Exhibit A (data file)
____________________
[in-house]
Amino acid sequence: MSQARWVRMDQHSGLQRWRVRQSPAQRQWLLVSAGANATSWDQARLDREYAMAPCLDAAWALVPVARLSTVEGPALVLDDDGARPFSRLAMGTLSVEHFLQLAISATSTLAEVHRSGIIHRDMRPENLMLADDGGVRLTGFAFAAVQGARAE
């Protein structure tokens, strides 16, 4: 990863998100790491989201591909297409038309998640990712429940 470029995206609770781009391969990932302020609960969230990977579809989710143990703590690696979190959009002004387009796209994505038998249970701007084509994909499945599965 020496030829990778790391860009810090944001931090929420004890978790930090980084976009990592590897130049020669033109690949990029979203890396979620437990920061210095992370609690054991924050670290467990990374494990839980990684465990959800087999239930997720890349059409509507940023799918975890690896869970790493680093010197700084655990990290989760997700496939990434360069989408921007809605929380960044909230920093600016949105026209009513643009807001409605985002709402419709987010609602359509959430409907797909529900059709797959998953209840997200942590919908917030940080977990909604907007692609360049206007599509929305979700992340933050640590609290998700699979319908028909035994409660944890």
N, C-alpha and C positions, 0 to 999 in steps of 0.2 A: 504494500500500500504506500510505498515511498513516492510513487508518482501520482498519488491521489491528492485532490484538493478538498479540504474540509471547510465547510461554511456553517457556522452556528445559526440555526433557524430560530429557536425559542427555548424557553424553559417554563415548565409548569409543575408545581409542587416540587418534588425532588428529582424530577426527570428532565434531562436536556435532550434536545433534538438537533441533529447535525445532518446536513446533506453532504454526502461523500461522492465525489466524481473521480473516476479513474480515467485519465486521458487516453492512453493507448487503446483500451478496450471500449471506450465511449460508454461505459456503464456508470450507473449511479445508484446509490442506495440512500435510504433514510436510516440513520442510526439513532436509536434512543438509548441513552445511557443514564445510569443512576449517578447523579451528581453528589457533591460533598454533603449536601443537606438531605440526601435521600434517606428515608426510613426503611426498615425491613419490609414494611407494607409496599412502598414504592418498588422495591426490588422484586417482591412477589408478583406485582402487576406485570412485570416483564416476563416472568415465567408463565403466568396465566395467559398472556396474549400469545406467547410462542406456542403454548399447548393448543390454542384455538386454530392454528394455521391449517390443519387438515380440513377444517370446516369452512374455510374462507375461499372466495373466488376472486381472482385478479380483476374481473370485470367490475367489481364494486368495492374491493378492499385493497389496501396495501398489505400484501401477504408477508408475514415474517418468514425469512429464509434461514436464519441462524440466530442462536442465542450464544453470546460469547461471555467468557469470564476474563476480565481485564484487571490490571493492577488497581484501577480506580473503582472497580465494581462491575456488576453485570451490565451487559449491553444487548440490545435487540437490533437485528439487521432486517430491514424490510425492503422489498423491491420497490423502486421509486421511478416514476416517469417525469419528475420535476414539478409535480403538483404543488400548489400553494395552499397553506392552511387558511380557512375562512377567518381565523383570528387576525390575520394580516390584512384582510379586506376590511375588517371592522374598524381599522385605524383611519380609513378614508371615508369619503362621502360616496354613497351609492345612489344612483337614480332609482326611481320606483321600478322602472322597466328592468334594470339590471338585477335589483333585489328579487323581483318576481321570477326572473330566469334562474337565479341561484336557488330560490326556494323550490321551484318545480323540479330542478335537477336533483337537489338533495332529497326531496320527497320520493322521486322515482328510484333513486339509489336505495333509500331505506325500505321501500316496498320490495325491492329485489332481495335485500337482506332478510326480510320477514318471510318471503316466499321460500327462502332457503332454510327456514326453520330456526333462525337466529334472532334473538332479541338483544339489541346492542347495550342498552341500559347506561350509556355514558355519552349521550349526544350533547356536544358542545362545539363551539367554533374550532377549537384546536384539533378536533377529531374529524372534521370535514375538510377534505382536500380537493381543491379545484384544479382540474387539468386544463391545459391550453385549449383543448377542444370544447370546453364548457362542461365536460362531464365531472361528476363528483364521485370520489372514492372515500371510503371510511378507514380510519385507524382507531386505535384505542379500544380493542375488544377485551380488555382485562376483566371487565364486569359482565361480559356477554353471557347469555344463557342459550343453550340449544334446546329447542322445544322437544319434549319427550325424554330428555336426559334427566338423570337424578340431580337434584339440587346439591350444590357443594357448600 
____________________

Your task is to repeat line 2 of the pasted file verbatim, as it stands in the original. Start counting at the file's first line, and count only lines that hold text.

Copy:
Amino acid sequence: MSQARWVRMDQHSGLQRWRVRQSPAQRQWLLVSAGANATSWDQARLDREYAMAPCLDAAWALVPVARLSTVEGPALVLDDDGARPFSRLAMGTLSVEHFLQLAISATSTLAEVHRSGIIHRDMRPENLMLADDGGVRLTGFAFAAVQGARAE